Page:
The concepts of the decimal system, chess and zero came into existence during their regime. The scholars such as, Kalidasa, Aryabhatta and Varahamihra, etc. made several contributions in various fields during this period. Also, some philosophers of the Gupta dynasty discovered that Earth is round in shape and rotating on its own axis; discoveries made regarding gravity, planets, solar system; developments in literature that include stories of Panchatantra, epics of Ramayana etc. Magnificent architecture became a part of the empire that include the sculptures of religion and the spiritual realm. It was during their regime that some caves of rock-cut monasteries, eminent paintings of Badami, style of the Gandhara School of art etc. were created. These are some of the major inventions, discoveries and developments happened during the Gupta’s period.
During the Gupta’s rule, one of the important transformations was made in the temples. During the Golden age, it was the Gupta rulers that built the bigger sized temples with beautifully decorated carvings. Installing the statues of the Gods in the temples has begun in this period only. All these things have collectively turned Gupta’s period, the Golden Age of India. It is also known as the Golden Era.
Gupta’s Era – Trade and Commerce
During Gupta’s regime, internal trade had been expanded to numerous trade centers. Internal trade included all sorts of commodities for everyday use that were sold in markets of villages or towns. Whereas, luxury goods were the principal goods of long distance trade. To safeguard the interests of the buyers and sellers, several laws and regulations were made. But, dishonesty had prevailed in the market. Prices during this period were not stable and varied from place to place. Also, variation in the weights and measures was not an exception.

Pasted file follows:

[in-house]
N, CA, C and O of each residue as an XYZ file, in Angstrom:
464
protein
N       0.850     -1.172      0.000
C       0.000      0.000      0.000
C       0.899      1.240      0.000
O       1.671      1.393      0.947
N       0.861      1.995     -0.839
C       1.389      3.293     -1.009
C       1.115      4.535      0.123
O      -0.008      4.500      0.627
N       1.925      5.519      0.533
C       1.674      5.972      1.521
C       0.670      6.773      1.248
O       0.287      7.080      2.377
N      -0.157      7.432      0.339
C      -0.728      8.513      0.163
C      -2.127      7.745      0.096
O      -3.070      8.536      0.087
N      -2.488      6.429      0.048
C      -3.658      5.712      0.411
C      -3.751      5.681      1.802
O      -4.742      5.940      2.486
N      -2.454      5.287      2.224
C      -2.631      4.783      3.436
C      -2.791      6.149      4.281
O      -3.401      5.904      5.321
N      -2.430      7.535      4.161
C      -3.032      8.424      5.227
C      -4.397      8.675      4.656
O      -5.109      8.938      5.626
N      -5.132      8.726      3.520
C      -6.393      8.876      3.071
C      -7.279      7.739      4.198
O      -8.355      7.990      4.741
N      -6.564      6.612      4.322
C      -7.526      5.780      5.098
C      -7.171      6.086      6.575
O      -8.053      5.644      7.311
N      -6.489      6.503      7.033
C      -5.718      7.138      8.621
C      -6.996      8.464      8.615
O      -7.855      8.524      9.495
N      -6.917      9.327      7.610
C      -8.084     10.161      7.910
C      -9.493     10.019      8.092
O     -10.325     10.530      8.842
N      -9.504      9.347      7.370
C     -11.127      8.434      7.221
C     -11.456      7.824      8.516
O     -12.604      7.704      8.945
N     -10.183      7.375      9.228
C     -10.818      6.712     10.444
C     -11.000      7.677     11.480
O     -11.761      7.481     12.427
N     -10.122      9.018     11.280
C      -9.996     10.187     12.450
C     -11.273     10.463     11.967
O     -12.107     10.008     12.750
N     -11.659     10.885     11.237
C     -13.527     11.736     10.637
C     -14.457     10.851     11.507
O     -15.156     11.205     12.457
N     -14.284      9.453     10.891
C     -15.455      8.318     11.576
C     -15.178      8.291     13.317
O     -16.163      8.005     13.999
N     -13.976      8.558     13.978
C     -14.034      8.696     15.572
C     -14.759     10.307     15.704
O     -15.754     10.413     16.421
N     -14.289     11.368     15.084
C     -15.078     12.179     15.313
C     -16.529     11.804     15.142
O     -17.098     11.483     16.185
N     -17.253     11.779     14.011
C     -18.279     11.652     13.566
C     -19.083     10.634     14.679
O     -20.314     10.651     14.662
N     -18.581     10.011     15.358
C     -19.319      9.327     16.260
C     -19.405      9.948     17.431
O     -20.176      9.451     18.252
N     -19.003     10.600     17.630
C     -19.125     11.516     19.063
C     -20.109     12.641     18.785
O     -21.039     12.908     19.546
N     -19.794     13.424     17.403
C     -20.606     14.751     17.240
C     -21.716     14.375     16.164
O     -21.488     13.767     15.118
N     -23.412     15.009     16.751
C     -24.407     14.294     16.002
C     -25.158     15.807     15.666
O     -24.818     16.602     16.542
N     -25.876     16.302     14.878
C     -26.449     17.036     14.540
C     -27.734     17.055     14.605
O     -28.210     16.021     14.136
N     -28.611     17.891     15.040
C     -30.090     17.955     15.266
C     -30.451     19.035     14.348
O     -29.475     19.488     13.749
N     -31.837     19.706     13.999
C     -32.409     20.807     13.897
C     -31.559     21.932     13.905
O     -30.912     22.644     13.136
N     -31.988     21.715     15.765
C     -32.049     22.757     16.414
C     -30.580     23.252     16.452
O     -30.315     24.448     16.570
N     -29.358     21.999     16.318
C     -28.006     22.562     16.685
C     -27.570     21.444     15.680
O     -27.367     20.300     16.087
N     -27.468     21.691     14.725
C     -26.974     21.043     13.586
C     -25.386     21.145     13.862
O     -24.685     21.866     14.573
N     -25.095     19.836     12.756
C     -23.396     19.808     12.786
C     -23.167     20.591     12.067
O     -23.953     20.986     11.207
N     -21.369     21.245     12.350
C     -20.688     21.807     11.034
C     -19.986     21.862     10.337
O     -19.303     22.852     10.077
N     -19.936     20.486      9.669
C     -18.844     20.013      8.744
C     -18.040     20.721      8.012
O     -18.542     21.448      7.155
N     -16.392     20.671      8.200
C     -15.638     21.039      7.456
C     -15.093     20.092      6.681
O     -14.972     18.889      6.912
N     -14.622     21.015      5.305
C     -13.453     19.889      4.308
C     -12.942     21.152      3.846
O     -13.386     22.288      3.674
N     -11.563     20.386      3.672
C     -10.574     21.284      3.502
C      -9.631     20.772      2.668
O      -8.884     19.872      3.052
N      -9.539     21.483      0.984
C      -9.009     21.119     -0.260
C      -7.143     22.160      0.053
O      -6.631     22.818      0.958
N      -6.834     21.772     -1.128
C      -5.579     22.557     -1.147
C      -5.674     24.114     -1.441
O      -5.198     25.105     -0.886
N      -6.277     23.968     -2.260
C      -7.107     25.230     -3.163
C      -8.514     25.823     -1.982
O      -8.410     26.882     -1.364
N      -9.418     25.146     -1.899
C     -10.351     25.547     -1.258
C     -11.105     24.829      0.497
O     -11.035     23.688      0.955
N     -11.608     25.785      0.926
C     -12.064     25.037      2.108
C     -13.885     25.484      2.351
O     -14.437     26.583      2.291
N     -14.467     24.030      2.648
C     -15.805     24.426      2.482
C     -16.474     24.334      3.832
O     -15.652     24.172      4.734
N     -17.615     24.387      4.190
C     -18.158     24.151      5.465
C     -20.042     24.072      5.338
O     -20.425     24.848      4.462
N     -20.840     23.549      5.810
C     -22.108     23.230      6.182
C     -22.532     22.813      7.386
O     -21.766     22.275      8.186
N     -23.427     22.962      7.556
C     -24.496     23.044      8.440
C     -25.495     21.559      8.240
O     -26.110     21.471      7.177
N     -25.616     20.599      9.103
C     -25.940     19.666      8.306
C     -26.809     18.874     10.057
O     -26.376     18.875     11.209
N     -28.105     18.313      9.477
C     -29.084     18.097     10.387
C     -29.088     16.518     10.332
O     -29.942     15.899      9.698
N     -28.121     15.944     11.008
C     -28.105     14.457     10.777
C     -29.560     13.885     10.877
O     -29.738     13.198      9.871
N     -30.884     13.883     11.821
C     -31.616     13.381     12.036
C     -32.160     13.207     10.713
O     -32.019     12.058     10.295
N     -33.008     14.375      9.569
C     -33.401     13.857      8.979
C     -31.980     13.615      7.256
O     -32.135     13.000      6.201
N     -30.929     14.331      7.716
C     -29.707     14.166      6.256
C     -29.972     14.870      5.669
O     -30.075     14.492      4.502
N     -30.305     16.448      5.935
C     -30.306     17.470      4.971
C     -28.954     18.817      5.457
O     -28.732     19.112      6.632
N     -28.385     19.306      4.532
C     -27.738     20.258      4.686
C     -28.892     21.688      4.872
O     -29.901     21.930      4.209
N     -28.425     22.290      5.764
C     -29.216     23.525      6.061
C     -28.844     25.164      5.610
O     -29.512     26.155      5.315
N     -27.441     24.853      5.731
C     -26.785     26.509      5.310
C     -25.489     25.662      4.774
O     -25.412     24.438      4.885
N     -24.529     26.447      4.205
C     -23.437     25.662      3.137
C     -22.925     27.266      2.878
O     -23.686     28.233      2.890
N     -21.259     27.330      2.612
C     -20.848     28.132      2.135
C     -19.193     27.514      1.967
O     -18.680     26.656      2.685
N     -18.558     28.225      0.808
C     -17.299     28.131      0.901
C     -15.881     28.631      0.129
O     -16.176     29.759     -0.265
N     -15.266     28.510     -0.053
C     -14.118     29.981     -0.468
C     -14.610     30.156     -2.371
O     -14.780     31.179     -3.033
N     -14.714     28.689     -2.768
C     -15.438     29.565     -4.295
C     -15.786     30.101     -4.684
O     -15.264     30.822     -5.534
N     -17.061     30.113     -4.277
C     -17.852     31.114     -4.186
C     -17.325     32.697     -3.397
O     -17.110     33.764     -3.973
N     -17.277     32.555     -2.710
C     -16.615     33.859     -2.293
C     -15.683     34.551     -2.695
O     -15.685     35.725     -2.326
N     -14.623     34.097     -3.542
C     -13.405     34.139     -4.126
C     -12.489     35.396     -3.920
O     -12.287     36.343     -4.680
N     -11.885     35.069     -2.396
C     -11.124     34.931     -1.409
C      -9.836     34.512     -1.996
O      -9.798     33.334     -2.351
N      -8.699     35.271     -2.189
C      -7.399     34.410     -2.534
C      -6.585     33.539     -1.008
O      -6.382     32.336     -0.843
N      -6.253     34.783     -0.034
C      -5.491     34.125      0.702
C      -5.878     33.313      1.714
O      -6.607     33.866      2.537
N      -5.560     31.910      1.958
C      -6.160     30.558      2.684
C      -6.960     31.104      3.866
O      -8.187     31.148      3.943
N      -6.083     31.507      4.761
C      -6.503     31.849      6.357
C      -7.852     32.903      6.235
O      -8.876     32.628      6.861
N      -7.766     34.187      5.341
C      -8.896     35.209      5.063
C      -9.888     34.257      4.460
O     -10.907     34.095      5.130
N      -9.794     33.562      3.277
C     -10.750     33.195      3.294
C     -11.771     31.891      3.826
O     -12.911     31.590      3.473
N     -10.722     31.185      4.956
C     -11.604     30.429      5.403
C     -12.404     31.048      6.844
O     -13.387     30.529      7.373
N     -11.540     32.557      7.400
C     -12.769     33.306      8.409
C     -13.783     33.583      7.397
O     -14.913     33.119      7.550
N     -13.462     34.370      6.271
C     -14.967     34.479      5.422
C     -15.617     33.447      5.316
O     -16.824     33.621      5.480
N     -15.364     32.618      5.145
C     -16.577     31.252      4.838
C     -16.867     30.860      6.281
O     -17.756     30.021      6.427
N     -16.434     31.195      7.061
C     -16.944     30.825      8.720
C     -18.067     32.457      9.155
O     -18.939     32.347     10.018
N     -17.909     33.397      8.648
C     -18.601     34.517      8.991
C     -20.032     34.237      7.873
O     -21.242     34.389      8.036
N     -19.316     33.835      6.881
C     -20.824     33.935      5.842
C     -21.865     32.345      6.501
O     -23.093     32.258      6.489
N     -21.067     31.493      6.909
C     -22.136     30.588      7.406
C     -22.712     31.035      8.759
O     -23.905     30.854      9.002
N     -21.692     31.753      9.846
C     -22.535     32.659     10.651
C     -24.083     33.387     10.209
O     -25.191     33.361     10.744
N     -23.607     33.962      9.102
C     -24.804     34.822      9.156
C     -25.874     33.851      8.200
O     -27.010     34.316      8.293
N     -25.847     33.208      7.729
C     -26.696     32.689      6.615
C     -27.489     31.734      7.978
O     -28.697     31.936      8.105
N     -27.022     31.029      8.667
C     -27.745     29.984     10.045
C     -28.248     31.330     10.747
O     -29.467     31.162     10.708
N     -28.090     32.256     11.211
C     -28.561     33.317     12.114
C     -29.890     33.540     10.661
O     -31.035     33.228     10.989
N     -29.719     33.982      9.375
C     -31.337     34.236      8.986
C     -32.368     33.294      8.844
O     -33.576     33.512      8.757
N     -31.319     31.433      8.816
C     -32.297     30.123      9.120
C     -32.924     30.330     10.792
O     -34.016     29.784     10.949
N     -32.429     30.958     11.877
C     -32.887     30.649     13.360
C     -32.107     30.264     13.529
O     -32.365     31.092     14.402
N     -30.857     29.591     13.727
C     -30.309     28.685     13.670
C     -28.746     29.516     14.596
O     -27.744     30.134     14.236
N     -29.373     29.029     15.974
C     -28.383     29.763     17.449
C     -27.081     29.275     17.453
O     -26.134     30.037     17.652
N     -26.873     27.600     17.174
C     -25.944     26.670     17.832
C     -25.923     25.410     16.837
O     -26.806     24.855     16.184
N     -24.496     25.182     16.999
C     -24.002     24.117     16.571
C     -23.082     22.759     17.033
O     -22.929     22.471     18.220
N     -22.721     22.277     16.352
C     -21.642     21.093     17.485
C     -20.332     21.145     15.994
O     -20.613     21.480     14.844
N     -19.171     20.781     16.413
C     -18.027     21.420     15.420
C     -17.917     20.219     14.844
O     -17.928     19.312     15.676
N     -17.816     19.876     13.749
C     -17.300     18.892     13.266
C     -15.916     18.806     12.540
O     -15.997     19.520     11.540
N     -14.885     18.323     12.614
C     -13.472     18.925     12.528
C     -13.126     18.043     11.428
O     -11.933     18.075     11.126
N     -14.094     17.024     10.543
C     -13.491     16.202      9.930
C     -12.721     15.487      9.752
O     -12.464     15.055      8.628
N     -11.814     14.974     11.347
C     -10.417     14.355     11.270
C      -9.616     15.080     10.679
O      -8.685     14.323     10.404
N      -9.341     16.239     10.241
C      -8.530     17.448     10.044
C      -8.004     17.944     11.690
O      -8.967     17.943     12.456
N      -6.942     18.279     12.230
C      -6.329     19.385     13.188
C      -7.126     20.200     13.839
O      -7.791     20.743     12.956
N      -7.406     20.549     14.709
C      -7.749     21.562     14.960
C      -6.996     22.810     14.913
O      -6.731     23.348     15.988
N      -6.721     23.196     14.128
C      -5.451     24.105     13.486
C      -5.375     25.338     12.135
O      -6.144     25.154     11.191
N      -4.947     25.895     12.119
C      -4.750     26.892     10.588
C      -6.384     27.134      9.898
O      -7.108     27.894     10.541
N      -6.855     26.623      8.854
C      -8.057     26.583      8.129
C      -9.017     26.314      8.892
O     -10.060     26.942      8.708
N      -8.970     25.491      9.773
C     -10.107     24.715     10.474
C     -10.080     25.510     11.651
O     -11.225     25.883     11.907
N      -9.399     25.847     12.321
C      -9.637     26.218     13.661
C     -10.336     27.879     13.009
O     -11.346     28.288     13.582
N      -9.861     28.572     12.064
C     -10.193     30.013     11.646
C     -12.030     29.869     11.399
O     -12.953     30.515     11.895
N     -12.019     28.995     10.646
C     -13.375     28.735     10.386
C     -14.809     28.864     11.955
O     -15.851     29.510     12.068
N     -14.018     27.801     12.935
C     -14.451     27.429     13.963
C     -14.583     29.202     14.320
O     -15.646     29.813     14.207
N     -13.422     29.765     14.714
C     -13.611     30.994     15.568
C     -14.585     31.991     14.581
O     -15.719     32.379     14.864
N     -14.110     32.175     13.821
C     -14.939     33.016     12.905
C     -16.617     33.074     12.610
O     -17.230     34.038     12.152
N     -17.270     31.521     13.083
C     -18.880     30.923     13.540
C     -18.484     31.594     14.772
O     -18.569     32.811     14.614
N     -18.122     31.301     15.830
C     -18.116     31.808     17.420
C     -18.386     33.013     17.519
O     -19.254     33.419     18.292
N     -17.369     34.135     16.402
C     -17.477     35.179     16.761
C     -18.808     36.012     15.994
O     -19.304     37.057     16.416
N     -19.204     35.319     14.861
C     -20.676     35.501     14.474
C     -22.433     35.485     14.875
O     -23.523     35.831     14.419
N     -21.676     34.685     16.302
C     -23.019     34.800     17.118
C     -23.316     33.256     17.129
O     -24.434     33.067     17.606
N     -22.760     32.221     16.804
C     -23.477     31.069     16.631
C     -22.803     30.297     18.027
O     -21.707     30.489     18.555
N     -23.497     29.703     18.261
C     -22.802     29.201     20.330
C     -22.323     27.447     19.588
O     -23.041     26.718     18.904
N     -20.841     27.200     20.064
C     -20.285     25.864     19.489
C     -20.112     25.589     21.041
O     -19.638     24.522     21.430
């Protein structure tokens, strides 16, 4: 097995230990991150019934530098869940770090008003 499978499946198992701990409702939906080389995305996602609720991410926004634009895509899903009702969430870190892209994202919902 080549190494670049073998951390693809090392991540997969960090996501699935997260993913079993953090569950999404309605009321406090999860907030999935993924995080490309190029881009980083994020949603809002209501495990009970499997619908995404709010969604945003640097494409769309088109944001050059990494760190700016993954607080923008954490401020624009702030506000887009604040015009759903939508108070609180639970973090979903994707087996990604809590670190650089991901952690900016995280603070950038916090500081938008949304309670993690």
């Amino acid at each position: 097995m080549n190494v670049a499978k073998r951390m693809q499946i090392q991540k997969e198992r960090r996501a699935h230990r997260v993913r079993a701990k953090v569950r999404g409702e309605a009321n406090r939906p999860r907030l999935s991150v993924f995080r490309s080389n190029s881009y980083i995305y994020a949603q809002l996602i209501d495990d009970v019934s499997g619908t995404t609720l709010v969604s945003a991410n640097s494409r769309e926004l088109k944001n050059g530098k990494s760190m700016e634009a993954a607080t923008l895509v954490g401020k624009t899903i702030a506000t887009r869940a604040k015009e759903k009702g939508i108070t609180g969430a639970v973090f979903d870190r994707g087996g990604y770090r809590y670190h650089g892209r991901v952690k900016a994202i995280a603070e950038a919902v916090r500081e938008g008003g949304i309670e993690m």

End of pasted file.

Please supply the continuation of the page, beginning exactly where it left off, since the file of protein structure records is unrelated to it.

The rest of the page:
The internal trade was done on the banks of rivers and on the sides of the roads. However, the foreign trade was done on the land and sea. Because the sea routes were not safer, traders had followed the central Asian route from China to India with the help of Fa-hien. Indian ports had maintained maritime relations with Sri Lanka, Arabia, Persia etc. and islands of Indian Ocean during Gupta’s dynasty. The quantity of external trade of India with China had increased a lot during Gupta’s era, and Chinese silk had a good market in India.
Success of Gupta’s dynasty
From the peace and prosperity created by the Gupta rulers and their strong trade ties to their patron to the arts, literature, science and education led a path to all these achievements and developments during their regime.
Decline of the Gupta’s empire
The decline of the empire had started after the Skandagupta. There was no great ruler after Skandagupta and were only a chain of weak rulers – Purugupta, Kumaragupta II, Budhagupta, Narasimhagupta, Kumaragupta III, Vishnugupta, and Vainyagupta. Approximately in the year 480, the Guptas faced an invasion from Huns and disintegrated after the attack of Toramana and his successor Mihirakula. The Gupta rulers continued to resist Huns and they were defeated by Narasimhagupta, a Gupta ruler. Nevertheless, the successors of the empire was weak enough and couldn’t face the Hun invaders, further. Thus, the dynasty came to an end after the last recognized ruler of the dynasty Vishnugupta in 550. Of course, competition from the Vakatakas and the rise of Yashodharman in Malwa also contributed to the decline of Gupta’s empire.
As far as Indian history is concerned, Gupta’s dynasty had created a golden era with its vast contribution to Indian heritage and culture. Apart from this, it was during the Gupta’s regime only that most of the eminent Indian scholars like Kalidasa, Aryabhatta and Varahamihra had emerged out with their talent.